Monday, July 31, 2006


This week it is the Great and Mighty Borje Salming.
Damn, I used to have this card! Salming was my first hockey hero. I can remember watching Hockey Night in Canada as a kid in the late 70's, and seeing Salming break out of his zone with that burst of speed. He was a great powerplay quarterback, and made the great breakout passes out of his zone as well.

Salming changed the concept of how westerners viewed Swedish hockey players. We used to call them the 'Swedish Chickens.' But Salming was the first to prove us wrong. Mats Sundin called Salming a 'trailblazer for Swedish hockey players'

Salming was one of the first Swedes to play in the NHL. He was signed as a free agent in 1973 (out of Sweden. He is the first Swede to be inducted into the Hall of Fame..(like that Temujin??)

He played from 1973 to 1989. He finished his career with 1148 games played, 150 goals, 637 assists, and had 49 points in 81 playoff games for the Leafs.

In 1989 he was acquired by the Red Wings as a free agent, but only played 49 games with the Wings before retiring from the NHL. He then played three more years in Sweden with AIK Solna.

Funny Facts: *Salming has his own line of underwear called Salming Underwear! Oh Geeza!
*Apparently, Salming was also suspended during the 86/87 season for admitting he had tried cocaine 6 years earlier at a party. Borje.....deny deny deny!!!!


At July 31, 2006 at 9:47 a.m. , Blogger reality check said...

Salming set a standard for European players that a whole shitload of Swedish chickens undid afterwards. There weren't a whole lot of Euros skating in the NHL during Salmings years. He was the trailblazer you state thought, come 1989 the floodgates for all kinds of Eurofowl were opened with every team league wide signing squawkers of all nationalities.

Harold Ballard liked him as a player but never quite warmed to him as a person. That's likely why he suspended him after the cocaine admission. The tight old bastard also wanted to fine him but couldn't due to the absense of any league policy.

My favorite Salming highlight was when he had his face Zorroed by another players skate, slashing him open like a geiser. He needed something near a hundred stitches to close the gushing gash. he didn't miss a game and was back the very next night. talk about guts.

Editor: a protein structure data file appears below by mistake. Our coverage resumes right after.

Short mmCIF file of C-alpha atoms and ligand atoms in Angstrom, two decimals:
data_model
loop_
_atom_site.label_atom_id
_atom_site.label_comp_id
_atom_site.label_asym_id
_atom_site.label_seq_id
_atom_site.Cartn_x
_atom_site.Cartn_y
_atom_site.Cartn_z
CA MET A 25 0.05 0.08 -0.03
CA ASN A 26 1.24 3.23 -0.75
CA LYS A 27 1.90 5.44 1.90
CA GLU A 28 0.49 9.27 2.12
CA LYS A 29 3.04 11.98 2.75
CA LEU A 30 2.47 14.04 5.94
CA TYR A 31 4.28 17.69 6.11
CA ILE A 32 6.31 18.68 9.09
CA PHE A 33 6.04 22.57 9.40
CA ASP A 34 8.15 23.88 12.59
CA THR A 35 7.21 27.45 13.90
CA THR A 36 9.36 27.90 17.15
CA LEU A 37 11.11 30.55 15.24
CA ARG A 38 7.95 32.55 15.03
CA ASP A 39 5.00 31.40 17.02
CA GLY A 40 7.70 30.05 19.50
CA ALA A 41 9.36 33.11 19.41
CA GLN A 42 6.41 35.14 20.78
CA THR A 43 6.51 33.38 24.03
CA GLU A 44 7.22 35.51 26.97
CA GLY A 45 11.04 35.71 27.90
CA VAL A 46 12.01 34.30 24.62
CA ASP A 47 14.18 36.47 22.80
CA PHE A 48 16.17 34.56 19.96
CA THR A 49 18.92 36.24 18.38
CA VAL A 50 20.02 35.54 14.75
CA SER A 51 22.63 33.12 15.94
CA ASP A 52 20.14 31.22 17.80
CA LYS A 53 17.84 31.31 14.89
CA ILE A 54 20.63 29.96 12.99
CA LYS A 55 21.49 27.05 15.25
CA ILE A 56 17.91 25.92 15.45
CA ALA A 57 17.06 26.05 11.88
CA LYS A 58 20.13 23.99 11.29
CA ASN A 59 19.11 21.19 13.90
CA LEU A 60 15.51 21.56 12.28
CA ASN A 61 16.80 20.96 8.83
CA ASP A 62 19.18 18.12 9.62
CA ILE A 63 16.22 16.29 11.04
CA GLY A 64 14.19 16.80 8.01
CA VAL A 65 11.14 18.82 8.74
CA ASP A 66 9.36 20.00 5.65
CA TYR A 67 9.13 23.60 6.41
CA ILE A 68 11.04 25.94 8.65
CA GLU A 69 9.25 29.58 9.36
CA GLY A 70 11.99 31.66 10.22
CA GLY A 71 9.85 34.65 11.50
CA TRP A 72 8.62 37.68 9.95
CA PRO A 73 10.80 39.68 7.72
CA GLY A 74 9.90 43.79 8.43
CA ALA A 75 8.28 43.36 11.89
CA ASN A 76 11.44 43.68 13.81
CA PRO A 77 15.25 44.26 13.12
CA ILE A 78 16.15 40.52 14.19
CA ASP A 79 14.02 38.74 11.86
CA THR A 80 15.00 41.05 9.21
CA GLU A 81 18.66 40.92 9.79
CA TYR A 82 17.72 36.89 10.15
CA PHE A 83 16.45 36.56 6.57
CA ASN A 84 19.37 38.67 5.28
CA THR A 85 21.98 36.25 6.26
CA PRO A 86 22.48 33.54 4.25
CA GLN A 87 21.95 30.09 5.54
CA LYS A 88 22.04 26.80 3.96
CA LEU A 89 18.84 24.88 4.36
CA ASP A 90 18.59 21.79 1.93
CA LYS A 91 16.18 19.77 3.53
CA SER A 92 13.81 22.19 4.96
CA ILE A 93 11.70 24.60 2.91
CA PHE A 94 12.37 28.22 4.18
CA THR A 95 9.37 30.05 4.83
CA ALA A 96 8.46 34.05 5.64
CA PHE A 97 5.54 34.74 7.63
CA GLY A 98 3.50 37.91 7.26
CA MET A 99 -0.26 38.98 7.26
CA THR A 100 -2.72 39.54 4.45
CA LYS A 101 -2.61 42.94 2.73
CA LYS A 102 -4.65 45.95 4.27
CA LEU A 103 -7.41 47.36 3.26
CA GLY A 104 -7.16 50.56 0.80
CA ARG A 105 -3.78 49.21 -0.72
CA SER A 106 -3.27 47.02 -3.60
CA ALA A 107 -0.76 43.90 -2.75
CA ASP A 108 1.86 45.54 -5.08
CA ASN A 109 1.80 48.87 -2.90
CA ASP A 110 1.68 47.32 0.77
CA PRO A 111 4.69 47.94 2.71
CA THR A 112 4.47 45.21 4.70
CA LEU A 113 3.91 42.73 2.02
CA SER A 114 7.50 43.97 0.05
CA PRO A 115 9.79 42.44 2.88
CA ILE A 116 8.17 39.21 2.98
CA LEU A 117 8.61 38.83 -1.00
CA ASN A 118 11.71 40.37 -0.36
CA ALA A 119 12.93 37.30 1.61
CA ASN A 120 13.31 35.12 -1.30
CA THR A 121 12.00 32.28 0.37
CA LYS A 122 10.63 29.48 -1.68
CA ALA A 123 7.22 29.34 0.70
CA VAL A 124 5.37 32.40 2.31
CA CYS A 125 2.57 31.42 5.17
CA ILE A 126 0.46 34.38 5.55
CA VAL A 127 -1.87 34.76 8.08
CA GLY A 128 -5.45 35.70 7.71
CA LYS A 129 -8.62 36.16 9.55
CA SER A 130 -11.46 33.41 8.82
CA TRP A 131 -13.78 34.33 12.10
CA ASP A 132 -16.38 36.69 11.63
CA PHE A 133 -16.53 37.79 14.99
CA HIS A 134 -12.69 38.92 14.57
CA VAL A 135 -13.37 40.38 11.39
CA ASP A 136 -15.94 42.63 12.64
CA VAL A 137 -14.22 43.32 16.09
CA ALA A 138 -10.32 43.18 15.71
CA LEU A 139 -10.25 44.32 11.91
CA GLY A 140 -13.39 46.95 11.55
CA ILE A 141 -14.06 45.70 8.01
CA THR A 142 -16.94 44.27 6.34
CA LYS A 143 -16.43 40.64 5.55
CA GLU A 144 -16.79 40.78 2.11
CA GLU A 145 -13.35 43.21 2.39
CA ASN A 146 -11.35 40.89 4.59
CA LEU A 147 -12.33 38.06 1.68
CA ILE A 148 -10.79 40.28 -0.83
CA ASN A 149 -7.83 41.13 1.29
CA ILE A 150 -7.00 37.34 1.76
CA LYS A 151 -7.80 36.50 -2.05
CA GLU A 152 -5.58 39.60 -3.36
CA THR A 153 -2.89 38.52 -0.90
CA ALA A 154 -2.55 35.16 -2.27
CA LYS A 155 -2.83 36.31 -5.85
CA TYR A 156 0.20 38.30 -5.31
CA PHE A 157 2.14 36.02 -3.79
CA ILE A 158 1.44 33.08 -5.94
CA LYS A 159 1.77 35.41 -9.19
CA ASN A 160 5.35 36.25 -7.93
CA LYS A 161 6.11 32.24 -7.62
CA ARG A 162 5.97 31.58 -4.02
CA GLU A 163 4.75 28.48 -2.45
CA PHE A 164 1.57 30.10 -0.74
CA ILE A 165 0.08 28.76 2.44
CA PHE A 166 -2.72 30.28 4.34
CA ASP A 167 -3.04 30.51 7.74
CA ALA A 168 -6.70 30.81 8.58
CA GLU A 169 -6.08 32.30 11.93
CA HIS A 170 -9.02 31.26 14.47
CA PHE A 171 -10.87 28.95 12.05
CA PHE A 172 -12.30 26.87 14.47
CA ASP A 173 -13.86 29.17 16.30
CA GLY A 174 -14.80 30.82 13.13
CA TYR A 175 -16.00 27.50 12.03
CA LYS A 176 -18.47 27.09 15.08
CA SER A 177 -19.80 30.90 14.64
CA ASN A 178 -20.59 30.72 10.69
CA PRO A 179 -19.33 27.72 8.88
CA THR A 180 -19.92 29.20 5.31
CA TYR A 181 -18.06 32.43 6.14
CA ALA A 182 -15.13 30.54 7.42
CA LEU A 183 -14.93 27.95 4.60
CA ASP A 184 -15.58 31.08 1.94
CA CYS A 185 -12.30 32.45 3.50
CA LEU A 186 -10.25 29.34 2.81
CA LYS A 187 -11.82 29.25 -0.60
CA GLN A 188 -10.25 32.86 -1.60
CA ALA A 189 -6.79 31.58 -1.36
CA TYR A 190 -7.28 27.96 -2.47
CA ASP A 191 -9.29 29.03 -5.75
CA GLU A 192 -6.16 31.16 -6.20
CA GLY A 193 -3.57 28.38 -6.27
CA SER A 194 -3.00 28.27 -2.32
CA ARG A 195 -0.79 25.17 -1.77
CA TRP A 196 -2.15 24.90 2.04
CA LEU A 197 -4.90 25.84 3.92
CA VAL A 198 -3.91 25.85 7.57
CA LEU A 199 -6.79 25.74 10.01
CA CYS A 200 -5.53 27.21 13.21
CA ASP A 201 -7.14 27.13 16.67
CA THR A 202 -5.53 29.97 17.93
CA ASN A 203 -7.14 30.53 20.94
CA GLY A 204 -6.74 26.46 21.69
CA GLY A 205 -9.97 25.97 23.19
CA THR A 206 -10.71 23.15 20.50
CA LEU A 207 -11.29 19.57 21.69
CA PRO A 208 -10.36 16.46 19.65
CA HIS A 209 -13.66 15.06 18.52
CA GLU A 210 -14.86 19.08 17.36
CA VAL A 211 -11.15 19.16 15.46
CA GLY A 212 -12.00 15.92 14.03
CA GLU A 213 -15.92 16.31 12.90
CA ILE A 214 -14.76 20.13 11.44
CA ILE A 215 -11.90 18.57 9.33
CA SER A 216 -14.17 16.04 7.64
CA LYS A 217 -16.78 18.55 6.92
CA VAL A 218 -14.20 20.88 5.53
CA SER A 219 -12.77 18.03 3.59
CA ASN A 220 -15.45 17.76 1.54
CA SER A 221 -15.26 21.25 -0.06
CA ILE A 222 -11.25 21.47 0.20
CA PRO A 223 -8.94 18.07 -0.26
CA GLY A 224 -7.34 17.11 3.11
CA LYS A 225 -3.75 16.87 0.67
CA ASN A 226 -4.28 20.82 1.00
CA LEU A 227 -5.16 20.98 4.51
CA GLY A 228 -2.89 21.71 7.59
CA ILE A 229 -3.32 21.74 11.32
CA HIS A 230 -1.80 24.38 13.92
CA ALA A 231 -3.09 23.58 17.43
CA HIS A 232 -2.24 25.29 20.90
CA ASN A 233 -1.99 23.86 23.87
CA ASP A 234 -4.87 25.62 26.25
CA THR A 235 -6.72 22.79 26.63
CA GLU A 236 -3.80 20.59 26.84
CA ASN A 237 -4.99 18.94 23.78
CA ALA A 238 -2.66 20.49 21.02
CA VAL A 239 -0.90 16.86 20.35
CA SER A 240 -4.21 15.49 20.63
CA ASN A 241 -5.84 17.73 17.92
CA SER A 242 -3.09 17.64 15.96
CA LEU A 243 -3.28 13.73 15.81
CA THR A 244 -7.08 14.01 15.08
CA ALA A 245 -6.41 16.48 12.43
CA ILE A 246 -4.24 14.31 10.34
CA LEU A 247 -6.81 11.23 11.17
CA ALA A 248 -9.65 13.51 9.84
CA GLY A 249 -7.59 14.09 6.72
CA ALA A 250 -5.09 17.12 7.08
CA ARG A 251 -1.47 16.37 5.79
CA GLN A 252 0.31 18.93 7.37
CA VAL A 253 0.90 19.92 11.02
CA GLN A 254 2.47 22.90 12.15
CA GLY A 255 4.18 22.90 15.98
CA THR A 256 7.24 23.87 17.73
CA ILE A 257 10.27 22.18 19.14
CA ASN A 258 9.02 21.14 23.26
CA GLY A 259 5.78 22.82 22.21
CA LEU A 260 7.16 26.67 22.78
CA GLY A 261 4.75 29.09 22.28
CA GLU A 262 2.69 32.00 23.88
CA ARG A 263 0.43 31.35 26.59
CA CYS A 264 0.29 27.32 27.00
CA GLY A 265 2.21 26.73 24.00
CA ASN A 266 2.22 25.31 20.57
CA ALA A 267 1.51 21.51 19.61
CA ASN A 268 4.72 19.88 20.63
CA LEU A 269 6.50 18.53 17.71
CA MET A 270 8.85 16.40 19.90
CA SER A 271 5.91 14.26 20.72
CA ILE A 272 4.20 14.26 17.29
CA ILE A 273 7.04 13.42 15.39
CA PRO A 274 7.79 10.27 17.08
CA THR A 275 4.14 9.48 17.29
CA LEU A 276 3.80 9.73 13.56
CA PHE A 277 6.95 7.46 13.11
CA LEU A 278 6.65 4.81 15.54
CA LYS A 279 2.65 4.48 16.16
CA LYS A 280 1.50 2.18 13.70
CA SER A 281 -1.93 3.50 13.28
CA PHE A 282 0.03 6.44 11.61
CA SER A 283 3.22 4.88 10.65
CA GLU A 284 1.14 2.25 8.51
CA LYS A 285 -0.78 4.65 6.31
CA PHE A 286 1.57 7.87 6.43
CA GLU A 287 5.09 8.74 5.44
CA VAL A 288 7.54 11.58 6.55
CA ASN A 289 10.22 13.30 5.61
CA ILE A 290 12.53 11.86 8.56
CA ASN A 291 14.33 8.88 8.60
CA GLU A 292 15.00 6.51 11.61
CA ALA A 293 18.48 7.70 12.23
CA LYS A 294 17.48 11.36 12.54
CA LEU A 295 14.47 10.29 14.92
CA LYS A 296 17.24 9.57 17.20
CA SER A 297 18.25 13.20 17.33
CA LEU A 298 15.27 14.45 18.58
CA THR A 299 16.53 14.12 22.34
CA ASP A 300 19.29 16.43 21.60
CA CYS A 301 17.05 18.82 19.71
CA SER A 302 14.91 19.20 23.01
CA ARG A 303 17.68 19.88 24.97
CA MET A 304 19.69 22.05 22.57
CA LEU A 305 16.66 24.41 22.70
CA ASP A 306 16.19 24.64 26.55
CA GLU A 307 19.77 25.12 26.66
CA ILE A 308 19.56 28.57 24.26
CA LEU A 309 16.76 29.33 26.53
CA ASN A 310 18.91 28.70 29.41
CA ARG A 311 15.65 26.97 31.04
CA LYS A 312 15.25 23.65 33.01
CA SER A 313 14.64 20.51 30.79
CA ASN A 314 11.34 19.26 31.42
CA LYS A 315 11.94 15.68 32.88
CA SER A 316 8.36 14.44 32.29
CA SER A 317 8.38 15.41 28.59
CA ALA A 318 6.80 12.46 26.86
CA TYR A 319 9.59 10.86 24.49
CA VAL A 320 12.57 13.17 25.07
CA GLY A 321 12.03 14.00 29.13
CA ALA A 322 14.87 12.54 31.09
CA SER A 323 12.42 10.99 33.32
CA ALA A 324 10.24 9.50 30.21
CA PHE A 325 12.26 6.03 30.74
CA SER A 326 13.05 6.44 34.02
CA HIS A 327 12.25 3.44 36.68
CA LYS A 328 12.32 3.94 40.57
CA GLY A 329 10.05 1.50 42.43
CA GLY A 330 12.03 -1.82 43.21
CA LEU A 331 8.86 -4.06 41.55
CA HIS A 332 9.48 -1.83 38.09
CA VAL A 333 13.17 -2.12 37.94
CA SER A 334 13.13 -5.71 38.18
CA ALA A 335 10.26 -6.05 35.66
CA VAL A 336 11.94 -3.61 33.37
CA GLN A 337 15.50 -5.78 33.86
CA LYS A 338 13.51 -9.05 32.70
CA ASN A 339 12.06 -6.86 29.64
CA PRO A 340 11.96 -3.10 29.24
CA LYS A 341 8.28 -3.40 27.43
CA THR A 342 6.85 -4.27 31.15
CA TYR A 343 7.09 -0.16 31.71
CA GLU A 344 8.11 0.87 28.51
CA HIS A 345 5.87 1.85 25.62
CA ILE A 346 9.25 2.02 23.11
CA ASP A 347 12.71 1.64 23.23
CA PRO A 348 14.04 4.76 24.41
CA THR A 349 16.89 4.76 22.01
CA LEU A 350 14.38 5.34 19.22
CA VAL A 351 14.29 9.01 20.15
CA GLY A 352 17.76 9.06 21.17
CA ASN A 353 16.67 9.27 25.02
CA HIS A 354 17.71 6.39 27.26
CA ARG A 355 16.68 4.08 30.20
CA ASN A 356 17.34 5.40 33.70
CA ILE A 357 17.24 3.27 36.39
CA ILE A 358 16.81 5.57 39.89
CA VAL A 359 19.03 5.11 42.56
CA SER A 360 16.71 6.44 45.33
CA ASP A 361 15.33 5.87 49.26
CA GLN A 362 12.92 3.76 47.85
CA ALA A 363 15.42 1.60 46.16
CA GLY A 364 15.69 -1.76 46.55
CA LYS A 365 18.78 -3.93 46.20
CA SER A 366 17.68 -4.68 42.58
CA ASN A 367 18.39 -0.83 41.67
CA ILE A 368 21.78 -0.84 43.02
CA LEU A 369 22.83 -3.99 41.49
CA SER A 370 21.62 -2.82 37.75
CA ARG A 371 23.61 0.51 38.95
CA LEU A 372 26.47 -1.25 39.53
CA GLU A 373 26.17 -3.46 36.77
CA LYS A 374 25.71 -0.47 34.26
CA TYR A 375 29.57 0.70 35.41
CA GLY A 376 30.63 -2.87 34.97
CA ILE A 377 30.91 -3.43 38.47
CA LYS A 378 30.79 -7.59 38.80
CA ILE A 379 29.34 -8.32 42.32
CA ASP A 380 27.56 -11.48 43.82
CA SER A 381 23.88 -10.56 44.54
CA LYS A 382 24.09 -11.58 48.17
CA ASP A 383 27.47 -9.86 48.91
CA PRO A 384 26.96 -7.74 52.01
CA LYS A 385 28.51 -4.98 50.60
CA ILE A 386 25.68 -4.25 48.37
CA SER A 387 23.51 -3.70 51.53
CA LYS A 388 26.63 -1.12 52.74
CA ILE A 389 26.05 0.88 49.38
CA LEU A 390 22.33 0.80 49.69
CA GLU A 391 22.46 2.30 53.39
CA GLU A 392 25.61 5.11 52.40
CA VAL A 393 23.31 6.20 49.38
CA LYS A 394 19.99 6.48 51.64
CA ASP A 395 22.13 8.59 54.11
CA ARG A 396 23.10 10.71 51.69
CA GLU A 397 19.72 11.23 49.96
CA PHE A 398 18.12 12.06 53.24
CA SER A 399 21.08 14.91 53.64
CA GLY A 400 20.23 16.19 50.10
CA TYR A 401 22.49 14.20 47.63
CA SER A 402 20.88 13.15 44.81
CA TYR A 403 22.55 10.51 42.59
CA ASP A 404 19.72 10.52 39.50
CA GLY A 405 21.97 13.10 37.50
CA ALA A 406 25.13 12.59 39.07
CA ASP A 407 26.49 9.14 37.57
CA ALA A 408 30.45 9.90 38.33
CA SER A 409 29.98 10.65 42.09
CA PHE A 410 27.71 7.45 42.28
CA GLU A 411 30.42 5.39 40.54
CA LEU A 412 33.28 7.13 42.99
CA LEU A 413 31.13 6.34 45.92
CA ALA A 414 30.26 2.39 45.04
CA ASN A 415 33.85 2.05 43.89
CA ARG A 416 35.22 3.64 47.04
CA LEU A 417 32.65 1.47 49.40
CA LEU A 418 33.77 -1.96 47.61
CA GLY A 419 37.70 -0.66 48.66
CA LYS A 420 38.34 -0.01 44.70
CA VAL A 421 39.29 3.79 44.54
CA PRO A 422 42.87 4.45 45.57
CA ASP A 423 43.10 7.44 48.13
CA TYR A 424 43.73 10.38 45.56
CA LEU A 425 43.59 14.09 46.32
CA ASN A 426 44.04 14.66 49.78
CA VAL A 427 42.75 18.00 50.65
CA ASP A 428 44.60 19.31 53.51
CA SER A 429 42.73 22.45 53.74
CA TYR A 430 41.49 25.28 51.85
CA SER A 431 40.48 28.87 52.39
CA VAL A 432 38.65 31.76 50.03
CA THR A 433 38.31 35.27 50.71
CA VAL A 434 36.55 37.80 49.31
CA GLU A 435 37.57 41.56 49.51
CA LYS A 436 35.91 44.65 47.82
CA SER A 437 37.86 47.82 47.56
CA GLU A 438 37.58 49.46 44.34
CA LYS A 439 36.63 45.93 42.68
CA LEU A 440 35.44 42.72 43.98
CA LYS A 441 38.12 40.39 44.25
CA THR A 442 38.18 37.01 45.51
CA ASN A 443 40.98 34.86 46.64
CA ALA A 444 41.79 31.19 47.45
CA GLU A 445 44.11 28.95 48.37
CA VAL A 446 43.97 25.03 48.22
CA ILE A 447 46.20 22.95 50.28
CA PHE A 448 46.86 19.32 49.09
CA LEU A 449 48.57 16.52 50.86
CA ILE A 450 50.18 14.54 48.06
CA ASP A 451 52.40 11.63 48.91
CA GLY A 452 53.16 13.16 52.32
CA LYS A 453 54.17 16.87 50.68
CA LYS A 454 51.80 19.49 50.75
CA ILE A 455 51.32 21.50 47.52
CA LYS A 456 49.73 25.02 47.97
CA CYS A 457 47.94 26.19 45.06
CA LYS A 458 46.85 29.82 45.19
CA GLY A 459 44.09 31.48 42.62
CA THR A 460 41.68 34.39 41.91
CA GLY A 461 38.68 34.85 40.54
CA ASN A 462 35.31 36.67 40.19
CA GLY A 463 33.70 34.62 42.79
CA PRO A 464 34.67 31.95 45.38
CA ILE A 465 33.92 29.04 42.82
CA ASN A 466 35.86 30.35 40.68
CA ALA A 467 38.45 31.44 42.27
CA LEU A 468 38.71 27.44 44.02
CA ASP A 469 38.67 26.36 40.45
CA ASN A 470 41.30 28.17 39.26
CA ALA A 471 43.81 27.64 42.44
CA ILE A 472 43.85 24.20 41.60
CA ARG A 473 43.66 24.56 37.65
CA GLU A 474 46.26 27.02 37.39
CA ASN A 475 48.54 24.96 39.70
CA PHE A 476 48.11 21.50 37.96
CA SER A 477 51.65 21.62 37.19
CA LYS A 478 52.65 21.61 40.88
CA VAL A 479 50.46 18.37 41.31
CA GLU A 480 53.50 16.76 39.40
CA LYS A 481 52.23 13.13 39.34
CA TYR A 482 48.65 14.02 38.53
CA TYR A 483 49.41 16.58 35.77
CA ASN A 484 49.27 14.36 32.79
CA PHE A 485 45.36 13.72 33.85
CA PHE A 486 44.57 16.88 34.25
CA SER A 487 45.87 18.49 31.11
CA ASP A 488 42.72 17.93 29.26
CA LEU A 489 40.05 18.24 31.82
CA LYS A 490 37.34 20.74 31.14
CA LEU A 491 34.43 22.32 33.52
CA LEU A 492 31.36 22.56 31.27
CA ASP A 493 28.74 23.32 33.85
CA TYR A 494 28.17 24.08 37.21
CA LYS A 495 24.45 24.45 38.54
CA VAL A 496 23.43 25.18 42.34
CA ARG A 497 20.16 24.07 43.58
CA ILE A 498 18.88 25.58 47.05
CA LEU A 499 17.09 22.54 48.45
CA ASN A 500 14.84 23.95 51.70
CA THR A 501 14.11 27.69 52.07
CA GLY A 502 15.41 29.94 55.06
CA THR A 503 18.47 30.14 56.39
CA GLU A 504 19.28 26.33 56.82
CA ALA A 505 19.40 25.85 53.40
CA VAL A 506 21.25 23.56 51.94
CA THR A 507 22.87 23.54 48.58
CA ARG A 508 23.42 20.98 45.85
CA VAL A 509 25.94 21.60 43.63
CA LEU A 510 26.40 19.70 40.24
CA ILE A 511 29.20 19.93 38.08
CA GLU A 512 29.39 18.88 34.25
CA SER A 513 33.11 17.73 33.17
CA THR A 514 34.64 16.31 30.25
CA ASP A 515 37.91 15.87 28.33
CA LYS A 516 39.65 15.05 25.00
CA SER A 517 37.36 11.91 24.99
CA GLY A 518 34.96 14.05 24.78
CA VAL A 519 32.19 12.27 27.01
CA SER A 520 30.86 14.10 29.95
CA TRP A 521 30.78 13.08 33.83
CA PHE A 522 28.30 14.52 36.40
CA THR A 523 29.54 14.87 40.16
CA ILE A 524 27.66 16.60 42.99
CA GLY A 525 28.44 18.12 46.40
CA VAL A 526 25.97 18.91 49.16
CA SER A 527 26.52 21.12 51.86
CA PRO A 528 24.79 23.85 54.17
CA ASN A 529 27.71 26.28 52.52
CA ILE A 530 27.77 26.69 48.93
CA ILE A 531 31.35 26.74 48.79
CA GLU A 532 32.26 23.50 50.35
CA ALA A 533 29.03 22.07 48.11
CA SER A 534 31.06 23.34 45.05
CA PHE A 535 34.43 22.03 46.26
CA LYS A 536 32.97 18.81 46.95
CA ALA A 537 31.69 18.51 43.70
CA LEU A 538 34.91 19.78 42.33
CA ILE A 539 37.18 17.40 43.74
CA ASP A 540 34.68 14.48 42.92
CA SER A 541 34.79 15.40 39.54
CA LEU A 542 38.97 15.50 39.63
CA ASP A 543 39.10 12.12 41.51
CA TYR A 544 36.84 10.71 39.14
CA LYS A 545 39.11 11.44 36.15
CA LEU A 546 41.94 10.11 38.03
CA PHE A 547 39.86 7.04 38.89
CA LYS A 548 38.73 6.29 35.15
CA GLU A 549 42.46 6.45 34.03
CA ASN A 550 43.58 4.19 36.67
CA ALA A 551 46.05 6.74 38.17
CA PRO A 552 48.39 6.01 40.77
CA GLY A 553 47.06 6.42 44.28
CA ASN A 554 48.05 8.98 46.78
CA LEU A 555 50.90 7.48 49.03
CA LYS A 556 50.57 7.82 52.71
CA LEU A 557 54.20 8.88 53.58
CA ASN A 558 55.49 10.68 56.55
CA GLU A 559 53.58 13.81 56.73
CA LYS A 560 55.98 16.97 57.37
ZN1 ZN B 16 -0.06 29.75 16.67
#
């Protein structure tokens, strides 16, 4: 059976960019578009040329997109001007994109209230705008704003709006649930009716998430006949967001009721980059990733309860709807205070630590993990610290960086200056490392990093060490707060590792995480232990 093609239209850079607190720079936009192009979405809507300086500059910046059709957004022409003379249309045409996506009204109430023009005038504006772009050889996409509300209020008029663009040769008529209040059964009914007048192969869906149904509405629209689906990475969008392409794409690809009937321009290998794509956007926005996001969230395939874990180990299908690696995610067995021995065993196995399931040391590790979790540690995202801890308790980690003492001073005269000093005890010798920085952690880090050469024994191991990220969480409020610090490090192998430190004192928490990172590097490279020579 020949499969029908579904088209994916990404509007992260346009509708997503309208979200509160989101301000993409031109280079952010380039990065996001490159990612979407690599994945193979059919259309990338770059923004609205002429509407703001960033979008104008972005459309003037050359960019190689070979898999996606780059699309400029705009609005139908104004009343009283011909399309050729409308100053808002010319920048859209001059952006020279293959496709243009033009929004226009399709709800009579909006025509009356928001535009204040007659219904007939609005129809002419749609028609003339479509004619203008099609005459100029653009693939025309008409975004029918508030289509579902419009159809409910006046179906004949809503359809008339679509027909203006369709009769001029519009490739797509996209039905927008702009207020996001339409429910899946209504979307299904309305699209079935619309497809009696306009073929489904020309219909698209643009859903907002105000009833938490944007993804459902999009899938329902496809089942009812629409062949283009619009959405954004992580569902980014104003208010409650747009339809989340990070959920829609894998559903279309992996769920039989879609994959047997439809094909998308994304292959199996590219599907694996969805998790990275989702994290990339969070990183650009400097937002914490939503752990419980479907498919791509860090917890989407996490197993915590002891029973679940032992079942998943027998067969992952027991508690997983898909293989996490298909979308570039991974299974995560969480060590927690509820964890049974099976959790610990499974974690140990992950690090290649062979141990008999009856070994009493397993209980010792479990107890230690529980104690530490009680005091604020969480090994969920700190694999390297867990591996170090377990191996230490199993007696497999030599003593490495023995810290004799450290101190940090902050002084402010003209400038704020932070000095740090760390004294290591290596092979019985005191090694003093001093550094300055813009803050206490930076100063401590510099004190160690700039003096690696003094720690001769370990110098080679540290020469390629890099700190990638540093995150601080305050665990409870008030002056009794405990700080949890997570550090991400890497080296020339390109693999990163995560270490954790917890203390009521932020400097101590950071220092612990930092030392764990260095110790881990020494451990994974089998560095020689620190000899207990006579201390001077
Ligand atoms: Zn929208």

Another Swedish trailblazer was Mats Naslund, all 5'7', 175 lbs of him. He proved that a little foreigner can go a long way. He was on the '86 Cup Champs and paved the way for guys such as Hakan Loob and a whole lot of others pasties that followed.

At July 31, 2006 at 9:51 a.m. , Blogger Some Old Man said...

Let us not forget Inge Hammarstrom!

Quote taken from

"It's fair to say Inge Hammarstrom is often the forgotten man when talk arises about how the Toronto Maple Leafs first introduced European players into their lineup back in the early 1970s. Of course, the marquee catch was defenseman Borje Salming, but Hammarstrom was a star in his own-right in his native country of Sweden when he and Salming crossed the Atlantic in what was then ground-breaking, uncharted territory for European players. The talented winger was known for his speed, which the Leafs felt they were lacking at the time."

At July 31, 2006 at 11:06 a.m. , Blogger zanstorm said...

Mats Naslund was a trailblazer of sorts wasn't he? He was a midget for sure! I remember!
So Hammarstrom and Salming were both signed as free agents by the Leafs in May 1973. Were they both signed at the same time?
The knock on Inge was that he couldn't handle the physical style of the NHL.

At July 31, 2006 at 11:22 a.m. , Blogger Some Old Man said...

reality check said...

"Salming set a standard for European players"

If by European you mean all of Europe, The I would have to say Stan Mikta set the standard.

Art Ross Trophy (1964, 1965, 1967, 1968)
First All-Star Team Centre (1962, 1963, 1964, 1966, 1967, 1968)
Hart Memorial Trophy (1967, 1968)
Lady Byng Memorial Trophy (1967, 1968)
Lester Patrick Trophy (1976)
Second All-Star Team Centre (1965, 1970)

At July 31, 2006 at 11:52 a.m. , Blogger reality check said...

Mikita was for all intents and purposes Canadian. He moved here before ever lacing up skates. According to the book,"Kings of the Ice", Mikita moved to Canada at age 8 with his aunt and uncle and stated playing n the Niagra Peninsula area after witnessing a game of street hockey from his window.

Mikita was a helluva player. he retired at 40 or so and still had lots in the tank.

Your point is well taken, though, in the sense that moving to Canada never prevented Mikita from being revered in his native land. He was and always will be a hero to many.

At July 31, 2006 at 11:56 a.m. , Blogger Hodge said...

I was always Stan Mikita during road hockey games as a kid. Ironically my brother was Borje Salming. lol

I didn't know Stan was a Czech, always thought he was Japenese!!!!

At July 31, 2006 at 12:21 p.m. , Blogger Some Old Man said...

I meant European in a "sometimes I don't know what the hell I'm talking about" sort of way.

At July 31, 2006 at 12:25 p.m. , Blogger reality check said...

You guys crack me up!

Ever seen the spot in Waynes World 2 where they have a Stan Mikita's Donuts shop? Blink and you miss it!

At July 31, 2006 at 12:43 p.m. , Blogger zanstorm said...

Yep I saw it!


Post a Comment

Subscribe to Post Comments [Atom]

Links to this post:

Create a Link

<< Home

Waiting For Stanley was created in June 2006.